Telecoms sector’s investments hit $38 billion
NCC targets stricter compliance regime
Investments in Nigeria’s telecommunications sector have hit $38 billion from $32 billion five years ago.
This new investment profile was disclosed on Tuesday in Lagos, by the Executive Vice-Chairman of the Nigerian Communications Commission (NCC), Prof. Umar Danbatta, while giving the opening remarks at the Corporate Goverance Forum, organized by the commission.
Danbatta said the liberalization of the telecommunications industry opened investment opportunities for both local and foreign companies, contributing significantly to the country’s Gross Domestic Product (GDP).
Illustrating, he said in contrast to the economy as a whole which regressed to -0.36 per cent in the first quarter of 2016, the telecommunications sector contributed, in progressive and real terms, about 8.83 per cent to the GDP in the same period, which represents an increase of 0.5 per cent, relative to the growth in the last quarter of 2015.
“Similarly, apart from attracting Foreign Direct Investments (FDIs) in excess of $38 billion and reflating the economy, the telecoms value chain (formal and informal) continues to create a significant number of job opportunities for our teeming youths. Other positive spin-offs include increasing local content and rising income per capita/per head for employees in the sector”, Danbatta stated.
Speaking on the forum, the NCC boss said as the sector regulator, the commission is not resting on its oars and basking in the glory of its widely-documented successes, “but we are committed to sustaining and building on the formidable structures established over the years for the industry to thrive and outlive us. We desire an industry that will grow bigger, better and be more relevant to successive generations. This is the real essence of our meeting today; to share our thoughts and perspectives on how to meet our commitment to the principles of inter-generational equity in the sector; how we can leave a lasting legacy of a strong and virile industry, fit for bequest to successive generations.”
According to him, in recognition of the need to sustain the phenomenal success recorded in the industry and replicate the lessons learnt in other sectors that had gone through the “Boom and Bust” cycle, the commission in 2012 set up a multi-stakeholder Corporate Governance Working Group (CGWG) with membership drawn from across the Nigerian telecoms industry, the commission and Corporate Governance practitioners.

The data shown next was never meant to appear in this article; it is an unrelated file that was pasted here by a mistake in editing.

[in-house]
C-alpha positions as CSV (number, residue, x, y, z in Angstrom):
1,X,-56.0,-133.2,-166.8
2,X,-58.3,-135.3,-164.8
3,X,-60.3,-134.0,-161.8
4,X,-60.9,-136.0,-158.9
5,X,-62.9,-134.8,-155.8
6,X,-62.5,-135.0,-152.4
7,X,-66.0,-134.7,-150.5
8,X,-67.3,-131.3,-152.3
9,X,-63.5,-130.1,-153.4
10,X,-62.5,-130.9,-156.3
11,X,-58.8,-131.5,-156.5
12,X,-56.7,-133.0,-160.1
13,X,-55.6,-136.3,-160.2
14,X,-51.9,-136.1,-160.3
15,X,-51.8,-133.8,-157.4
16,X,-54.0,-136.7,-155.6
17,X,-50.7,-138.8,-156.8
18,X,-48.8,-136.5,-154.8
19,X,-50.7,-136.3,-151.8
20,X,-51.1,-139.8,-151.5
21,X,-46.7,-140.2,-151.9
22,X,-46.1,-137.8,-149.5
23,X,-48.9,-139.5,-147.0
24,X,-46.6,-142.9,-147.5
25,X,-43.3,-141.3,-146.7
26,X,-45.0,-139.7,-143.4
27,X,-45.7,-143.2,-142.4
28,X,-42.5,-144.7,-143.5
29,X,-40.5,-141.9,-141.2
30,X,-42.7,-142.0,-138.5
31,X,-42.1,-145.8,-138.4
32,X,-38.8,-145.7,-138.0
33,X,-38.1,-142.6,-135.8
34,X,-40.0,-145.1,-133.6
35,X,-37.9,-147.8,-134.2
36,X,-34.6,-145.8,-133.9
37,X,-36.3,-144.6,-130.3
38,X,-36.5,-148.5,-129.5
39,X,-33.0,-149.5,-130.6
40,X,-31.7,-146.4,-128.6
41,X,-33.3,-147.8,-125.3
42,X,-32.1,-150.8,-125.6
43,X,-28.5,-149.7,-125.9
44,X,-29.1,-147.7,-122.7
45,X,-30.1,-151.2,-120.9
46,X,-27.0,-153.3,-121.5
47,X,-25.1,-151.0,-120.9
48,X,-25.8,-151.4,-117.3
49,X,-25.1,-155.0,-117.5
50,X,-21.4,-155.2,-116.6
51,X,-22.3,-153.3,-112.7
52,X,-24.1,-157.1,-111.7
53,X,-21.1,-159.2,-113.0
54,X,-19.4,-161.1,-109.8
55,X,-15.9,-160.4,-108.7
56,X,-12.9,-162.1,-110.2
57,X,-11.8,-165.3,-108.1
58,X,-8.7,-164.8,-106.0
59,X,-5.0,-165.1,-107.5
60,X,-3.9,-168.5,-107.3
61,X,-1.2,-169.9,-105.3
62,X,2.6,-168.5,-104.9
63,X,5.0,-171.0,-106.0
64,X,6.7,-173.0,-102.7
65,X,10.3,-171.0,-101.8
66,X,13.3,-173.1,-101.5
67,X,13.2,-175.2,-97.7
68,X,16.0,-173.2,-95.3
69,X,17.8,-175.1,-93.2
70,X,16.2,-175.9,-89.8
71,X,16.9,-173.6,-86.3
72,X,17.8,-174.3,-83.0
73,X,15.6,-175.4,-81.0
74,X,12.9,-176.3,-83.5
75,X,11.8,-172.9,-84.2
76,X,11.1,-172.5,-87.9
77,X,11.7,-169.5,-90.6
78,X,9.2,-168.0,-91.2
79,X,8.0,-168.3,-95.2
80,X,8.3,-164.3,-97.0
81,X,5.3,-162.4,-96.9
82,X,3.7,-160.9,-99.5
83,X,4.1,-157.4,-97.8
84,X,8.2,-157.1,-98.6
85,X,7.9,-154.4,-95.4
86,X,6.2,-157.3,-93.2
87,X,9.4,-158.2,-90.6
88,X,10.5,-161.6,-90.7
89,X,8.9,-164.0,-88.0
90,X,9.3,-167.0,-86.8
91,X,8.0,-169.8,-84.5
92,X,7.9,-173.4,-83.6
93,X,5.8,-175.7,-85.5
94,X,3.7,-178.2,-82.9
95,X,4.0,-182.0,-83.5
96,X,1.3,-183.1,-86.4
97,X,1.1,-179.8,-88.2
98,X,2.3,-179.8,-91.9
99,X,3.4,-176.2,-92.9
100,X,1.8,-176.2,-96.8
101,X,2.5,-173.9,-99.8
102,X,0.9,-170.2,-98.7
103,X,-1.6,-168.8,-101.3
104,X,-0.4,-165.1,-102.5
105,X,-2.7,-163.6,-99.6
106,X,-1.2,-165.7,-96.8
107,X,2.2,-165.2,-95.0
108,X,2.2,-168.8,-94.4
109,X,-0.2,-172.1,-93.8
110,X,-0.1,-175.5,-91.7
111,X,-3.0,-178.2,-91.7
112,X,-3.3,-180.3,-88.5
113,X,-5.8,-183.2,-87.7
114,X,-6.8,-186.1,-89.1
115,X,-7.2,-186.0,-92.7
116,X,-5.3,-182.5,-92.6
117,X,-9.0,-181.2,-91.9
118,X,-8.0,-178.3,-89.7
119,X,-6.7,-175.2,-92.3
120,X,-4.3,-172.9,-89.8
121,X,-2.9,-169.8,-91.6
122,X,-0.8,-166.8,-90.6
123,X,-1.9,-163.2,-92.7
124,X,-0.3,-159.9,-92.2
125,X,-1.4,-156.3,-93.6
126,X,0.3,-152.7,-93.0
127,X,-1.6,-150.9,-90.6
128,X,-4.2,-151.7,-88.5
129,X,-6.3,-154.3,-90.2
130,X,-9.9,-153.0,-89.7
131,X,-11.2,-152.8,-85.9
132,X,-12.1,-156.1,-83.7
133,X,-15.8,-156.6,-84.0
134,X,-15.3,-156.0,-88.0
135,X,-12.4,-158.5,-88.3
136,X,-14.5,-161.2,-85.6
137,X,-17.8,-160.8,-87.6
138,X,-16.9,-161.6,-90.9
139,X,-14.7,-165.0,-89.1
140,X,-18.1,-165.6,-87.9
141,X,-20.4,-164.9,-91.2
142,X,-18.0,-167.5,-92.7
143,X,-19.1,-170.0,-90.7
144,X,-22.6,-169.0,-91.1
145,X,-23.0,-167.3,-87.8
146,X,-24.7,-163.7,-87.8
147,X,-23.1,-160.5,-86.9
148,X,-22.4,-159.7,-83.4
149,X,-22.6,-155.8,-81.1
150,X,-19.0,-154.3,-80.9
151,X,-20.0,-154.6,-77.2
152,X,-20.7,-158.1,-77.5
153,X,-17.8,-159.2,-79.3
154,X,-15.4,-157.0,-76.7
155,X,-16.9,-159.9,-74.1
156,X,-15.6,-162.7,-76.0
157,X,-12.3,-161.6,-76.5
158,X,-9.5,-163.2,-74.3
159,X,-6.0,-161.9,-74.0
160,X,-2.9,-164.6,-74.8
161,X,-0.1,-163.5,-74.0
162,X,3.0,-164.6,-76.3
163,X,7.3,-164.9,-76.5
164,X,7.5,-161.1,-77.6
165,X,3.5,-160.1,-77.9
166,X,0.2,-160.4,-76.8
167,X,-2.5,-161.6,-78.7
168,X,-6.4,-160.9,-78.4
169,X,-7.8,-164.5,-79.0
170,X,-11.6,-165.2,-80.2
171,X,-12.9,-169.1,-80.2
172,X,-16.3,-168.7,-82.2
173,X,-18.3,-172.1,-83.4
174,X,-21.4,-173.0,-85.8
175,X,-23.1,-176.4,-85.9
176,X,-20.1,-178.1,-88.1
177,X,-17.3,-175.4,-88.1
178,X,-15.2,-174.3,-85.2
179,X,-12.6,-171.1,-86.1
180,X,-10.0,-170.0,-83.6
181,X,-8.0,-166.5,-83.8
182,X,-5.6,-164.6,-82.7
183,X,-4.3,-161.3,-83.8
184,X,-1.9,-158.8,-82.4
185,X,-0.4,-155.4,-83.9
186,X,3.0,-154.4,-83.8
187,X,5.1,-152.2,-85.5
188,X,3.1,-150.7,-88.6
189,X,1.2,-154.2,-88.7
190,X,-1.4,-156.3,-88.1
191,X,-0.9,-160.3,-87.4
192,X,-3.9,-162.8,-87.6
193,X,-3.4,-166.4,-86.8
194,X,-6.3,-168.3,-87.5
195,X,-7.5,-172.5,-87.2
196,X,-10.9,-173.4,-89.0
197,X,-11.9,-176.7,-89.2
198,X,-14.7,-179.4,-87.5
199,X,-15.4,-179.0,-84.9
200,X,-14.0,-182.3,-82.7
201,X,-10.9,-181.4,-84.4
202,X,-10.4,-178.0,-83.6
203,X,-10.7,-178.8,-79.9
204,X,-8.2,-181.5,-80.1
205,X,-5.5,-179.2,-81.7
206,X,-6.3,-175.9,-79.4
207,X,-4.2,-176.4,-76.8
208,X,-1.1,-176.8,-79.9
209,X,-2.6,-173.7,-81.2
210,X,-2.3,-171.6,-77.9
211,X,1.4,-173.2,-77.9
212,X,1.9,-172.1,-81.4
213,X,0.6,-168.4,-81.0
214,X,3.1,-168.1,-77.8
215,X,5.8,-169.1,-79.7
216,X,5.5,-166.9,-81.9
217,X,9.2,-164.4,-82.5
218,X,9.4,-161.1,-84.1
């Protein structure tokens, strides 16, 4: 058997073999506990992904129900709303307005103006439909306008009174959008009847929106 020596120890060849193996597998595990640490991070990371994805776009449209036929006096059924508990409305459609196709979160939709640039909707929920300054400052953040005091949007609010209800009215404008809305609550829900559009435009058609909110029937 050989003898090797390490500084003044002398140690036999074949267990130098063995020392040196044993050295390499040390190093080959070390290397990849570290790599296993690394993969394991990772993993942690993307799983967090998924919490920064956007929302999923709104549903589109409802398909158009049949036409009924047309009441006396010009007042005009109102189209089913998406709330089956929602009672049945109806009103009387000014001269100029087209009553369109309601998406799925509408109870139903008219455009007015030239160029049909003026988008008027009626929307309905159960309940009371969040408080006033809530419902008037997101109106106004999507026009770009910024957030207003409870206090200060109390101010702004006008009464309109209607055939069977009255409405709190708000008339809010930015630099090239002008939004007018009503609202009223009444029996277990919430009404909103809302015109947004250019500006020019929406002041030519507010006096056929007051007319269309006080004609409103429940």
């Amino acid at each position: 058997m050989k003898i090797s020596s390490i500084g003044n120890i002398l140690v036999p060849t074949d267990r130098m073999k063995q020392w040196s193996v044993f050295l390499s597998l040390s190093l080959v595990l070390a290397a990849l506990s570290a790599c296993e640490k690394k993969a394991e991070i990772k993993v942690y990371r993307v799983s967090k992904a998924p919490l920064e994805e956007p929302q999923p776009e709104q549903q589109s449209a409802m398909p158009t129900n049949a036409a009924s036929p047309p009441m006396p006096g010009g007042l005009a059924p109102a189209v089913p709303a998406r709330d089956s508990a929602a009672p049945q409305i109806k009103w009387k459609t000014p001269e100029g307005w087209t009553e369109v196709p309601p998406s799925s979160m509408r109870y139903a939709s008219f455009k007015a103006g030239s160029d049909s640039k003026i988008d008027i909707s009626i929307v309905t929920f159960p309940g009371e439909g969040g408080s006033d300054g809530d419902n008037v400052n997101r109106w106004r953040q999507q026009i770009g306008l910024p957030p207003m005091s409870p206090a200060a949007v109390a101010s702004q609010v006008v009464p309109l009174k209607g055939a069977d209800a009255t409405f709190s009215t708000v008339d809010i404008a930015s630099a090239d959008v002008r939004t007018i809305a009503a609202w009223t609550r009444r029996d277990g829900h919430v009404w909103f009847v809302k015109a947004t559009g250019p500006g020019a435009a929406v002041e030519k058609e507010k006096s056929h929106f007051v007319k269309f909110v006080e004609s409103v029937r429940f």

He disclosed that the mandate of the Group was to determine the industry’s corporate governance needs and the best approach to be adopted in addressing them.
According to him, the CGWG developed the Code of Corporate Governance for the telecommunications industry, which was published in 2014.
“The code consists of 12 principles and was developed to protect the interest of investors and stakeholders in the industry, as well as promote time-valued principles of accountability, responsibility, transparency, integrity and ethical conduct.
“No doubt, the code has expanded the frontiers of accountability in the operation of companies in the sector. However, challenges still exist. For instance, the Code is declaratory in nature and implementation was initially voluntary across the industry, leading to violations.
“While compliance with the provisions of the industry Code was initially made voluntary for a period of one year, which has since lapsed, the commission is gradually moving towards a regime of stricter compliance”, he added.
Foremost expert in telecommunications law and Senior Advocate of Nigeria (SAN) Prof. Fabian Ajogwu, in his keynote underscored the need for order and adherence to rules and principles that govern the sector. He lauded the NCC for the initiative to make all stakeholders in the industry to abide by the rules and norms that govern the sector.
In regulating the sector, Danbatta said the commission will continue to push for reforms and initiatives that would create and sustain the kind of atmosphere that encourages innovation in a liberalised market.
Earlier in his address, Minister of Communications, Barr Adebayo Shittu, noted that each industry has peculiar codes guiding it and as such the telecommunications should not be different.
The minister also reiterated that it became imperative to adopt specific code of corporate governance that would enhance productivity, increase foreign investment and reducing management risk to the barest minimum.
“Good corporate governance practices boost investors trust, ensure corporate success and provide incentives for all stakeholders. It is against this backdrop that it became very imperative for the Nigerian telecoms industry to adopt and implements its own sector specific code with over ranking objective of promoting best standard practice”.
He maintained that it was imminent to gather stakeholders again after two years of such to revisit and adopt a mandatory implementation that would further accelerate the GDP of the economy.